In this lesson, students learn how to choose “just right” books. Many kids are easily swayed by what they see on TV, what their older siblings are reading, or what their classmates are choosing. Children need to be prepared to make the right choices for themselves according to their interests and, to a certain degree, their abilities. Using the famous ‘Five Finger Rule,” kids can be taught to choose books that are just right for them!
Use the “Five Finger Rule” to independently choose suitable library books. (Supports AASL 4.4.1 “Identify own areas of interest” and AASL 4.4.2 “Recognize the limits of own personal knowledge.”)
Each child will be able to explain the “Five Finger Rule” in his or her own words. Each child will also be able to apply the “Five Finger Rule” when choosing library books.
Open the lesson with provocative questions such as, “Have you ever noticed how many thousands of books there are in the library? How can we be sure we are making good choices? Will the best books for me be the same as the best books for my friend? What strategies can we use to guide our choices? “
Today’s lesson will teach you how to choose great library books! Let’s get started!
First, assess the kids’ current understanding. Ask, “If we went to the library right this minute, how would you choose your books?”
Find out what they already know. Record the students’ ideas on a white board or flip chart. Some of them may know a lot about making good book choices. This part of the lesson is important because you will use their ideas to check what they already know against a Brain Pop video (if available.)
If they seem stuck, prompt them by asking “Whom could you ask?” or “Where could you look on the book itself?” Make sure the class gives you at least ten ideas before moving on.
Next, show the Brain Pop Jr. movie, “Choosing a Book.” (if available). As you watch, check off ideas that the kids have already mentioned. Make a note of any new ideas from the video. Briefly discuss the video, then explain that the remainder of the lesson will focus on the “Five Finger Rule.”
Teach the Five Finger Rule:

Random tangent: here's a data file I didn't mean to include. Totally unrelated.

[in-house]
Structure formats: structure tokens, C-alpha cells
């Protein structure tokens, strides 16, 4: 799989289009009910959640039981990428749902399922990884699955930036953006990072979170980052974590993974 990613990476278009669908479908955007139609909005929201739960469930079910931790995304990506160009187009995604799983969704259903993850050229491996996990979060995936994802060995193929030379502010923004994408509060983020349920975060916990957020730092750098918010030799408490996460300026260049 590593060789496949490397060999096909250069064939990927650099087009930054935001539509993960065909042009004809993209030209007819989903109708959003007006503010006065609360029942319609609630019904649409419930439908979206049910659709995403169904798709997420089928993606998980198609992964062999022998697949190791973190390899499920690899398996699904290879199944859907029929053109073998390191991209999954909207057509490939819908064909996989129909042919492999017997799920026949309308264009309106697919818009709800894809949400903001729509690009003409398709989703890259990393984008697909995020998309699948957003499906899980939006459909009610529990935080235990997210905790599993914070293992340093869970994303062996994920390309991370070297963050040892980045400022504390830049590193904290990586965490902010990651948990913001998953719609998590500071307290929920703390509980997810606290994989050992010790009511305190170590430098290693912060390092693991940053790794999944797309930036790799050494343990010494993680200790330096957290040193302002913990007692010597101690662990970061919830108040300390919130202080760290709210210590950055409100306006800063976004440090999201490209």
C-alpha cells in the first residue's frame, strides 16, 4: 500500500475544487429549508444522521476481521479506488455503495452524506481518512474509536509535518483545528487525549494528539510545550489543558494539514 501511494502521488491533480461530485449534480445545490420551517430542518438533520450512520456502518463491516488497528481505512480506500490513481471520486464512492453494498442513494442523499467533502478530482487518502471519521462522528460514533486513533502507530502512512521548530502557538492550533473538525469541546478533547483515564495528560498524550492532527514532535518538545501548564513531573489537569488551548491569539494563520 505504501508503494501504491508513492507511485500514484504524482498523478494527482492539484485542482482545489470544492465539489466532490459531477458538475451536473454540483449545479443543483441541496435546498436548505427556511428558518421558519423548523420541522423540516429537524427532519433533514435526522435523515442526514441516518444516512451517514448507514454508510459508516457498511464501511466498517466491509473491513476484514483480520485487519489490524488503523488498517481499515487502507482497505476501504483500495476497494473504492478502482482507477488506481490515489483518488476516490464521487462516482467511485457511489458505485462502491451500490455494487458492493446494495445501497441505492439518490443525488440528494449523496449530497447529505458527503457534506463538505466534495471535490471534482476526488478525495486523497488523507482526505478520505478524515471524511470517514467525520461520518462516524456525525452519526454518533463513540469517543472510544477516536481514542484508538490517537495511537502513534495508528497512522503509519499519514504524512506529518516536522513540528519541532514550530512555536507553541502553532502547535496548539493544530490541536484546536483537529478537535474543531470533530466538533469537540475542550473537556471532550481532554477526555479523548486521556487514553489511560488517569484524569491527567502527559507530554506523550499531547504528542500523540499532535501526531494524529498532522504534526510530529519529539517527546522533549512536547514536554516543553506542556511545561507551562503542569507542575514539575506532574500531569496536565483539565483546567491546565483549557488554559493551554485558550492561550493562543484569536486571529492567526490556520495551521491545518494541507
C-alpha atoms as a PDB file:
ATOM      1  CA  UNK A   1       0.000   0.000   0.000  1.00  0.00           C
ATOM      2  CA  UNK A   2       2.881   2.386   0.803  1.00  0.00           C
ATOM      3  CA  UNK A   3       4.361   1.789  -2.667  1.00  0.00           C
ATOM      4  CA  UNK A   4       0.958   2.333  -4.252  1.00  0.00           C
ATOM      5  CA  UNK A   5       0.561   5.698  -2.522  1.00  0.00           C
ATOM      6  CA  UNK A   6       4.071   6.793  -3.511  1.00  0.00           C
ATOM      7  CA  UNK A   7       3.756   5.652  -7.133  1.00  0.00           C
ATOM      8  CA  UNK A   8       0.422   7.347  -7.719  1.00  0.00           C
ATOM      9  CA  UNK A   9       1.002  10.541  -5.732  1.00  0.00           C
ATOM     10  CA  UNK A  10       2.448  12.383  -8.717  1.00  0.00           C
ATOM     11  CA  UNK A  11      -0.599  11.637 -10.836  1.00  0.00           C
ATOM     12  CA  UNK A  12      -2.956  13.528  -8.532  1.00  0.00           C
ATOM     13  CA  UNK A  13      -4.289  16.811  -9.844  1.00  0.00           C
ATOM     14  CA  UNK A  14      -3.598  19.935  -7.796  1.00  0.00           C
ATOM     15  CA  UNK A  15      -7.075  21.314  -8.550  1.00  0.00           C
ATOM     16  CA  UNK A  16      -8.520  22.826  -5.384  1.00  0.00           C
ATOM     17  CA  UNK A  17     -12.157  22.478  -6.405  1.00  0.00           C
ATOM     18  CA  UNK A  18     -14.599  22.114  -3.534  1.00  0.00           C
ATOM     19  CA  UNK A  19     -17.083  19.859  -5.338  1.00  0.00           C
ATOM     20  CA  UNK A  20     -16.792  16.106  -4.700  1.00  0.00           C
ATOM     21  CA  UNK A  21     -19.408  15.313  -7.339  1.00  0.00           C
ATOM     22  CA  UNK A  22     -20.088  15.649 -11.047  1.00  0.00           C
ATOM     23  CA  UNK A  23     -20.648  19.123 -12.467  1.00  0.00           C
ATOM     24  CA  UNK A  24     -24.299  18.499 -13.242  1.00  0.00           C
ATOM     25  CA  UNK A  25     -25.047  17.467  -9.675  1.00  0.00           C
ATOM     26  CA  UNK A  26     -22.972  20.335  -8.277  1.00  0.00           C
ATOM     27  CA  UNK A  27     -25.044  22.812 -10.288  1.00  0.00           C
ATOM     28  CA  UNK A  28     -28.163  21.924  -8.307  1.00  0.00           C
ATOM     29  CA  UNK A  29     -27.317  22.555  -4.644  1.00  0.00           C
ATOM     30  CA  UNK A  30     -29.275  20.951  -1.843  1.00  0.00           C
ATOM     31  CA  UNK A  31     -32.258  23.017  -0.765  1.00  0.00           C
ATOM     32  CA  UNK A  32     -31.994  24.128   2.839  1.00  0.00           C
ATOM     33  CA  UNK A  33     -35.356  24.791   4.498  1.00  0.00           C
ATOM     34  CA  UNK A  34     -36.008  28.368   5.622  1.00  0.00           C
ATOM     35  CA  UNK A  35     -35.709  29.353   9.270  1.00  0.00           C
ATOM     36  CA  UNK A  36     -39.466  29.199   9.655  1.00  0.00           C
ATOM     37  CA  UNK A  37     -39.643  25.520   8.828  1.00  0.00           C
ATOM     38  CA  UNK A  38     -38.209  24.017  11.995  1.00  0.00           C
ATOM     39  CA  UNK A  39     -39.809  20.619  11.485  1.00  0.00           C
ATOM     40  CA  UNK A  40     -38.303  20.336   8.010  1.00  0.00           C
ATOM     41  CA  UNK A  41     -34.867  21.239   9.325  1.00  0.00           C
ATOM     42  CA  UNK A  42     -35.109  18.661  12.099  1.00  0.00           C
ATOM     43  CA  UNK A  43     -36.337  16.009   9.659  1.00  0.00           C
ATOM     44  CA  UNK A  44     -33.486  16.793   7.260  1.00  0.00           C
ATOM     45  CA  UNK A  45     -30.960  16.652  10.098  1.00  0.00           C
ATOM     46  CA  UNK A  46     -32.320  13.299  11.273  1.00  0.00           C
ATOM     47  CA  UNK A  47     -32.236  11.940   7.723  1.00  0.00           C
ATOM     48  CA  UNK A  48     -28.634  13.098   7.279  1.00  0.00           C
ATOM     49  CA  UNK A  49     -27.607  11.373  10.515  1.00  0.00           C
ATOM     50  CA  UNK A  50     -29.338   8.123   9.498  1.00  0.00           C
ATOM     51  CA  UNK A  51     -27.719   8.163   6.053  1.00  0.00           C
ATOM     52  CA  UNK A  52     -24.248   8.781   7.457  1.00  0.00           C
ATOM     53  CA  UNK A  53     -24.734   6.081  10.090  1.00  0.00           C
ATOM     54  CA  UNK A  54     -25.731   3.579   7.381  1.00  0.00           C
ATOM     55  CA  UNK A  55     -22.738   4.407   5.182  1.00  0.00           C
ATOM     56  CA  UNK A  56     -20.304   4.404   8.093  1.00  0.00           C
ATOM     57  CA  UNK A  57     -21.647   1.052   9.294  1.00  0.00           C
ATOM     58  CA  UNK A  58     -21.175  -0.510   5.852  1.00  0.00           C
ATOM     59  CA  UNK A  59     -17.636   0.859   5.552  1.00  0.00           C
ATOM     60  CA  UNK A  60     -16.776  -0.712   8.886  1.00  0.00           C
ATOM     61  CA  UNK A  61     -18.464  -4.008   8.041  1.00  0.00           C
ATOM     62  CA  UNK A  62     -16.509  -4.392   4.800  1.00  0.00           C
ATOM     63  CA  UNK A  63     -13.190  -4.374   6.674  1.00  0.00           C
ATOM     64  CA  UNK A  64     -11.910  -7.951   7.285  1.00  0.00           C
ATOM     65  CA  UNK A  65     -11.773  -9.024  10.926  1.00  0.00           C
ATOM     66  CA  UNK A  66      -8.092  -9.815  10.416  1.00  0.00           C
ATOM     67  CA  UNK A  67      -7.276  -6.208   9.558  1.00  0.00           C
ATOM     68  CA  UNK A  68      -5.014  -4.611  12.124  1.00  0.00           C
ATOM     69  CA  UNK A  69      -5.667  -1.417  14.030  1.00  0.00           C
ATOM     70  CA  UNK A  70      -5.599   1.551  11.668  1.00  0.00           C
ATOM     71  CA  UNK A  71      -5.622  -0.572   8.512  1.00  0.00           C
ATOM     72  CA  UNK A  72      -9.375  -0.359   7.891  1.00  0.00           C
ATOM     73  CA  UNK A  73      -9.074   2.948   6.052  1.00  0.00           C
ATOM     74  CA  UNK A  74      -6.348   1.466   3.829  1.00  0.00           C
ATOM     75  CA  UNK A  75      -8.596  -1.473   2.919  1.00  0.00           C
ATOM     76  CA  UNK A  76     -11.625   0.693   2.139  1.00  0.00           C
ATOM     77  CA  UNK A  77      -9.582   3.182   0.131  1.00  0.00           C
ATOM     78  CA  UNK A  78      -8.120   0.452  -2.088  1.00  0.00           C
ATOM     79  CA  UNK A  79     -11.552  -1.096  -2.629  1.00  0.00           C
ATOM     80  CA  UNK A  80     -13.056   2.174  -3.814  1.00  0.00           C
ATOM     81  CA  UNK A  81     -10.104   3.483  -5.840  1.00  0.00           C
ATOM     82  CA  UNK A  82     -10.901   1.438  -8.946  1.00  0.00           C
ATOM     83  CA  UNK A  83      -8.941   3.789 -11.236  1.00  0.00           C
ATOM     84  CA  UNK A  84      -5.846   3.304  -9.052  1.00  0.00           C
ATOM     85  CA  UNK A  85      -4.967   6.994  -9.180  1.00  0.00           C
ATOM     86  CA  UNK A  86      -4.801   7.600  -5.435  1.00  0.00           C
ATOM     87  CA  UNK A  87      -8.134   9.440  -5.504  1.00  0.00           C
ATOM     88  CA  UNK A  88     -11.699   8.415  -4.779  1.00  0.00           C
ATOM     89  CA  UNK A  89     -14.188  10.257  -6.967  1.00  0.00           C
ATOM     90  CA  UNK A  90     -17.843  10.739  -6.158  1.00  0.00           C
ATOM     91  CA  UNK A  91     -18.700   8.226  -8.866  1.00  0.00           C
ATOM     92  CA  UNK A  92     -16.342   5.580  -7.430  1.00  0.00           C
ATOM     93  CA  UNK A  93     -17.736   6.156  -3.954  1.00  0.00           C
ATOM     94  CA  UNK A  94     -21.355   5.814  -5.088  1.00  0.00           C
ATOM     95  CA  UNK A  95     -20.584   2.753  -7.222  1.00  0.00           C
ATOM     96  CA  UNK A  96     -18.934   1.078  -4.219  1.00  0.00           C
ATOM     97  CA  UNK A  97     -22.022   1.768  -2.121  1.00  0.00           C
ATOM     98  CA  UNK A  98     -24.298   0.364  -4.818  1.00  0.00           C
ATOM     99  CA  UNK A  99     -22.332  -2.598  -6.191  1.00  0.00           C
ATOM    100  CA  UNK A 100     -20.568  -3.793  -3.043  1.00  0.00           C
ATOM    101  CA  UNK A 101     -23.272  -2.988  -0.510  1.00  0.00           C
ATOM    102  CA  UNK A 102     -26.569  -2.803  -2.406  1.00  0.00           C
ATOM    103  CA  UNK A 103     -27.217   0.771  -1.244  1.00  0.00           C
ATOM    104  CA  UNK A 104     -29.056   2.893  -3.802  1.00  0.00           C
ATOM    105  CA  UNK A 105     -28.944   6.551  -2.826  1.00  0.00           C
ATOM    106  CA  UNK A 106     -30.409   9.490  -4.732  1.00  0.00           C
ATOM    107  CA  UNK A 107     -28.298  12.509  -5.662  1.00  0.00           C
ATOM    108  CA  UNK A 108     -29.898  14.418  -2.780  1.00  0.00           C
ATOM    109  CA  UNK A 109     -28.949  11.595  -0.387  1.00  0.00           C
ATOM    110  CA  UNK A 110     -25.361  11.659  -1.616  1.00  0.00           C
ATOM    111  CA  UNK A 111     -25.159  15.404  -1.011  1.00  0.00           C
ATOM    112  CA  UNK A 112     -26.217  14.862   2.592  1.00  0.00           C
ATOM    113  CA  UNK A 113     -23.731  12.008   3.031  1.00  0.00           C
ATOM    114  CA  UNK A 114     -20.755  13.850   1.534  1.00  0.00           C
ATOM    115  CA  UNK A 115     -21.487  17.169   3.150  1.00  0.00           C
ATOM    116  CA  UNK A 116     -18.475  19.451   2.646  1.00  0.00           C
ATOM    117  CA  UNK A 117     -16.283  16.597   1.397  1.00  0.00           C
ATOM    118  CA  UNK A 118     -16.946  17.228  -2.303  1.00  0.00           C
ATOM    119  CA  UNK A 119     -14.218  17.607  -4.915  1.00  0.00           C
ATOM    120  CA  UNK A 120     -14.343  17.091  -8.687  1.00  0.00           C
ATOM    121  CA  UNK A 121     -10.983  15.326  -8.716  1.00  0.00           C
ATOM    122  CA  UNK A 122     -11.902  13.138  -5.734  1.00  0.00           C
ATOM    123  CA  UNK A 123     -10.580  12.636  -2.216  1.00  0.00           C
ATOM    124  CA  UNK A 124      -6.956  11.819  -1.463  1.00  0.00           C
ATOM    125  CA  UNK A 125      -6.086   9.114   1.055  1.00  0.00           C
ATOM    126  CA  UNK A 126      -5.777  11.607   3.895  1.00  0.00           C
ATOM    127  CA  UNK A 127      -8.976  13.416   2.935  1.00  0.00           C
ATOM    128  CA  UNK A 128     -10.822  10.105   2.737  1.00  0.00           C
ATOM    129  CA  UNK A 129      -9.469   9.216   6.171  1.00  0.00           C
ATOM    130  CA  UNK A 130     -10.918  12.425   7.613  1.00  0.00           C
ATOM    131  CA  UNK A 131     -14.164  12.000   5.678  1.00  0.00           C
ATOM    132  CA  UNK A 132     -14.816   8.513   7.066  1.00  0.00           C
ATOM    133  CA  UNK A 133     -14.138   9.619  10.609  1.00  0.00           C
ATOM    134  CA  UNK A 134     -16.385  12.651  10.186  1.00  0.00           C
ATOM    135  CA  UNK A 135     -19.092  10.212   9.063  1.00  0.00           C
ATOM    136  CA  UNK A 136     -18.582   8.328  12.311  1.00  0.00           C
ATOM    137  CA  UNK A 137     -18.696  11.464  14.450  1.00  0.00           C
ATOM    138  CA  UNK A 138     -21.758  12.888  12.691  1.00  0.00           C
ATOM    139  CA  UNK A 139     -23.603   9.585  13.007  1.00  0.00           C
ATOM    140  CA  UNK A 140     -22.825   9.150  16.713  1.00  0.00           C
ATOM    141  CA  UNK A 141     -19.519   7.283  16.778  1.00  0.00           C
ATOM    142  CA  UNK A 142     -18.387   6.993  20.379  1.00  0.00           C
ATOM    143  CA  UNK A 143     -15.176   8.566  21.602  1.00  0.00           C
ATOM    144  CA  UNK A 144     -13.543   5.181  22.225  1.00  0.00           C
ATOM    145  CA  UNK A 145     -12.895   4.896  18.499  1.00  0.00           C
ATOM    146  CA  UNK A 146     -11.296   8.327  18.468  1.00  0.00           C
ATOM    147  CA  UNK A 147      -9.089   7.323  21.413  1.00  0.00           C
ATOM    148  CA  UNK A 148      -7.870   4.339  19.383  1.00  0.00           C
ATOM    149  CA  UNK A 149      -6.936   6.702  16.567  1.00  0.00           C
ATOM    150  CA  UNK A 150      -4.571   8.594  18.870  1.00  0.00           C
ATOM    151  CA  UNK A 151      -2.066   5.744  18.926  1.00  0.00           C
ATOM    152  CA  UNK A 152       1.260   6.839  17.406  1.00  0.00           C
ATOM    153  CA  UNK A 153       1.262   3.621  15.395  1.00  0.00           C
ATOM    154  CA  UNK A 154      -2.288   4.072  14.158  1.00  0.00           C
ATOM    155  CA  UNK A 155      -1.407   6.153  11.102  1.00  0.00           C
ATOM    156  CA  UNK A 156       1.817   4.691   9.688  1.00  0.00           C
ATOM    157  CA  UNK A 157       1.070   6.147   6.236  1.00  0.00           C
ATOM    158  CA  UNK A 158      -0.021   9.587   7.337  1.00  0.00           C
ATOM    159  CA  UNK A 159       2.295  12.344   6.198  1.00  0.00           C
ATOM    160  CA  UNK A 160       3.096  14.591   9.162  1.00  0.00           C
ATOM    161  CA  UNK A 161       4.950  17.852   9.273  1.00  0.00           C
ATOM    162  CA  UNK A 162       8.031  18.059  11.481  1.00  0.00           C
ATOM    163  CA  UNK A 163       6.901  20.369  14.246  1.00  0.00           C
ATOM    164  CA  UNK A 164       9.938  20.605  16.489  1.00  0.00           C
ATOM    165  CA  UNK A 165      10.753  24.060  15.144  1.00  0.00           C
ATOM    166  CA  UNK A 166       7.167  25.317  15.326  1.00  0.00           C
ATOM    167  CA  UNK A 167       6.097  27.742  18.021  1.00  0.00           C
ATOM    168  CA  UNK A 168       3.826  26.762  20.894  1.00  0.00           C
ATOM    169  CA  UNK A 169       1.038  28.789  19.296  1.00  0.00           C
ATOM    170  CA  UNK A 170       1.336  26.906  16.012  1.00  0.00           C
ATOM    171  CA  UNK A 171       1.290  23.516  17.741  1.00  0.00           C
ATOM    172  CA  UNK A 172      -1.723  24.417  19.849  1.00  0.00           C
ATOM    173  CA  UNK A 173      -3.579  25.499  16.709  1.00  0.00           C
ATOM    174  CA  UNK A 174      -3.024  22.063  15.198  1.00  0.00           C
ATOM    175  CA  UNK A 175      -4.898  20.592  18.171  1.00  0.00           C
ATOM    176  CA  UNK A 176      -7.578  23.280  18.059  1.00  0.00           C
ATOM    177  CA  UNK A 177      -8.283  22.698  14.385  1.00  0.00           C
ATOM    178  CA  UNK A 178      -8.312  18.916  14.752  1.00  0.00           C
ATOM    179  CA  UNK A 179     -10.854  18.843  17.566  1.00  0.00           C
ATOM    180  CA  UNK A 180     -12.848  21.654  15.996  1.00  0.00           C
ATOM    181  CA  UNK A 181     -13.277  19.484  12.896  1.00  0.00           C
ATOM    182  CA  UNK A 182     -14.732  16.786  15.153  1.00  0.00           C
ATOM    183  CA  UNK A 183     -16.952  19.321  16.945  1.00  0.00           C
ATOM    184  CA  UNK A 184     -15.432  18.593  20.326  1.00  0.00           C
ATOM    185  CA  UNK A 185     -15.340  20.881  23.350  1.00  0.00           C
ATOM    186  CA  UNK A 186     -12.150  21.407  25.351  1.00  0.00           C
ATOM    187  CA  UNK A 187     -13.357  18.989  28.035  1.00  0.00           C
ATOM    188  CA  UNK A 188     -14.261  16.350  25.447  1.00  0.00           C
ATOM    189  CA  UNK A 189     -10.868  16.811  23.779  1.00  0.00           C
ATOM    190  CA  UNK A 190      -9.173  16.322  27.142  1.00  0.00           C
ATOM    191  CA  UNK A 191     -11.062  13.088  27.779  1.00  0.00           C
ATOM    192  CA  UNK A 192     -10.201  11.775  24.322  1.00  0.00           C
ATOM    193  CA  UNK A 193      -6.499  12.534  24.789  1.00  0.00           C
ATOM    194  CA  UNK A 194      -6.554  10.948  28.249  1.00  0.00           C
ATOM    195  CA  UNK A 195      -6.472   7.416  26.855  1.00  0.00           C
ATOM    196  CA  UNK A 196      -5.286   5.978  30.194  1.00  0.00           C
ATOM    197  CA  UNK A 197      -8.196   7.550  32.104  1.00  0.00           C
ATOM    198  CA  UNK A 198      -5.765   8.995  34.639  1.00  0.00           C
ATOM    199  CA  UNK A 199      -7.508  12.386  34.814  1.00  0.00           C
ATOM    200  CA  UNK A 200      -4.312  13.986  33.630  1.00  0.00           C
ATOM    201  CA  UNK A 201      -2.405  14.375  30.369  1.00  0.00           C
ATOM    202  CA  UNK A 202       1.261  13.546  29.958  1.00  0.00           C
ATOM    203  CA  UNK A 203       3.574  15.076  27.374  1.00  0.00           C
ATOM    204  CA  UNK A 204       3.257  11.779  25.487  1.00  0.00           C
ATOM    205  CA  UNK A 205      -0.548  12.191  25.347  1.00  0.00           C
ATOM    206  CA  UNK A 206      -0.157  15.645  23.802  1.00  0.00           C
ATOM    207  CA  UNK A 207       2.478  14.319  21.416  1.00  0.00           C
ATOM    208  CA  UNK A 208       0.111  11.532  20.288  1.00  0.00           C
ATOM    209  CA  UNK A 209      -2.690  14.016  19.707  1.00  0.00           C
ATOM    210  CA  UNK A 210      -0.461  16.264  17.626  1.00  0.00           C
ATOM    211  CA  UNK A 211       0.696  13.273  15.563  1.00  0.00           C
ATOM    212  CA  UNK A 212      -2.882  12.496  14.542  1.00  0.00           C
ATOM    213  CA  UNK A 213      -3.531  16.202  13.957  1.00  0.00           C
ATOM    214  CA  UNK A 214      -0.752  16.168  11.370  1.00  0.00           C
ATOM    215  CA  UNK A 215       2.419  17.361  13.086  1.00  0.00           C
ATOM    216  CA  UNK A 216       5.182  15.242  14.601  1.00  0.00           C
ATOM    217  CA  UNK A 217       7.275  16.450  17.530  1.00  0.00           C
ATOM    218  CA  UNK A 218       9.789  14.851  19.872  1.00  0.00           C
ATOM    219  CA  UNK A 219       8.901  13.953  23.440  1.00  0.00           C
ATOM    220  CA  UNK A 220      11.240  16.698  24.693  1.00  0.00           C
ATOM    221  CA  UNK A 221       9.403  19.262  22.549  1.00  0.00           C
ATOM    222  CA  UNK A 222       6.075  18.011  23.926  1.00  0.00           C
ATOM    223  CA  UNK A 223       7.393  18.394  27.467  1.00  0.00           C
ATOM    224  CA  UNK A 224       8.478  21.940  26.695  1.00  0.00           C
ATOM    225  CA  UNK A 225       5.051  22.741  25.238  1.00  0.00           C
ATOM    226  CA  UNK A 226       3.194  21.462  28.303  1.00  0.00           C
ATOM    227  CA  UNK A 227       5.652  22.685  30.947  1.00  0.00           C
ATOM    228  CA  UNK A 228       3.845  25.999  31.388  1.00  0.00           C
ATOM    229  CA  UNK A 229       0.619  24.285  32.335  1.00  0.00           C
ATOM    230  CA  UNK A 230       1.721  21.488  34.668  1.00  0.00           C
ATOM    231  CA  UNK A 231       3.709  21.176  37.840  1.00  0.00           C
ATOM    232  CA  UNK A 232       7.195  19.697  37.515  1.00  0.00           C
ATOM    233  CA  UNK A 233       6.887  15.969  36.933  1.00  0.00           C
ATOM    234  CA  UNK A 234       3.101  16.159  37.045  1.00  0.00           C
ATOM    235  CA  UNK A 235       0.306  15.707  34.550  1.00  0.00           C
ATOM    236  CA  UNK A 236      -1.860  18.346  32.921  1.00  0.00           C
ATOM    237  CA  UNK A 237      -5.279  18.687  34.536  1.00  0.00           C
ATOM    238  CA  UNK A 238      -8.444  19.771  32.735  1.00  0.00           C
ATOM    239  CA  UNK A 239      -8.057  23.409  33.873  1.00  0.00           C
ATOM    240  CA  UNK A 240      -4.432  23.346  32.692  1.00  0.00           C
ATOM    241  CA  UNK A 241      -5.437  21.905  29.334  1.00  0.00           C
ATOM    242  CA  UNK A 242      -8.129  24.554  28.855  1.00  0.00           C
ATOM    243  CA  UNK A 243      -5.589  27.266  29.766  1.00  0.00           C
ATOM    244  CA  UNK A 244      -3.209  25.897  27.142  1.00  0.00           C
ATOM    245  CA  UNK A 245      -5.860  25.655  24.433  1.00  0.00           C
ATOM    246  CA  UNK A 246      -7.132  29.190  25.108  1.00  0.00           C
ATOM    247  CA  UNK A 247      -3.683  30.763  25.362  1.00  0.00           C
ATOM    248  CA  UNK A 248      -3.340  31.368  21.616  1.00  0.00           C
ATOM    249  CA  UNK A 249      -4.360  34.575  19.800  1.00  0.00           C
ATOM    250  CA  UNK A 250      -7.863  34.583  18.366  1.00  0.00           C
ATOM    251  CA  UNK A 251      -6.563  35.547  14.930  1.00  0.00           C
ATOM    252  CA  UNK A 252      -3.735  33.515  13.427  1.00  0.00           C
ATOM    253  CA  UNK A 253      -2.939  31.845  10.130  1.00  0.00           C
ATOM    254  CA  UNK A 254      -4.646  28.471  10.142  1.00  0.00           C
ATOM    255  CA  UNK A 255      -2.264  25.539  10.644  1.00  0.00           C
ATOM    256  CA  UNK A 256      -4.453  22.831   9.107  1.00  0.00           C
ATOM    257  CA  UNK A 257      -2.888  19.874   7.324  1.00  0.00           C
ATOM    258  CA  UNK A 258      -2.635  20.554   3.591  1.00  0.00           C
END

- Pass out Five Finger Rule Bookmarks. (See attached file.)
- Together, review the steps in using the Rule.
- Give each student a book and ask them to use the rule. Be fair, be honest!
- When the student has finished the first book, switch it for a second book for a bit more practice.
Encourage students to write their names on their bookmarks, take the bookmarks with them, and use the Five Finger Rule when browsing for books today. Tell the kids that they should use the “Five Finger Rule” each time they browse for books!
- Copies of the “Five Finger Rule” bookmarks, copied onto colorful cardstock. (See attached file.)
- Flipchart or whiteboard
- 40 books of varying difficulty for practice using the “Five Finger Rule.”
- Access to the Brain Pop Video “Choosing a Book.” (optional).
- Ability to play the Brain Pop Video “Choosing a Book.” (optional).
Teach this lesson every year, without fail, to students in Grades 2-4. Children are very young and easily swayed. Over the years, my colleagues and I have observed more and more kids trending towards comics or illustrated novels and choosing fewer books with words! They seem reluctant to try anything new or anything they don’t already know. More and more, the “Five Finger Rule” is becoming essential to counter these trends!
Be sure to refer to the Five Finger Rule in future lessons. Make the “Five Finger Rule” part of your school and library culture. Always have bookmarks on hand and encourage the children to use the “Five Finger Rule” every time they come to the library.
Recommended books for this lesson:
A selection of 40+ library books with varying levels of difficulty and taken from various genres.
Book Choice, Browsing, Just Right Books, Five Finger Rule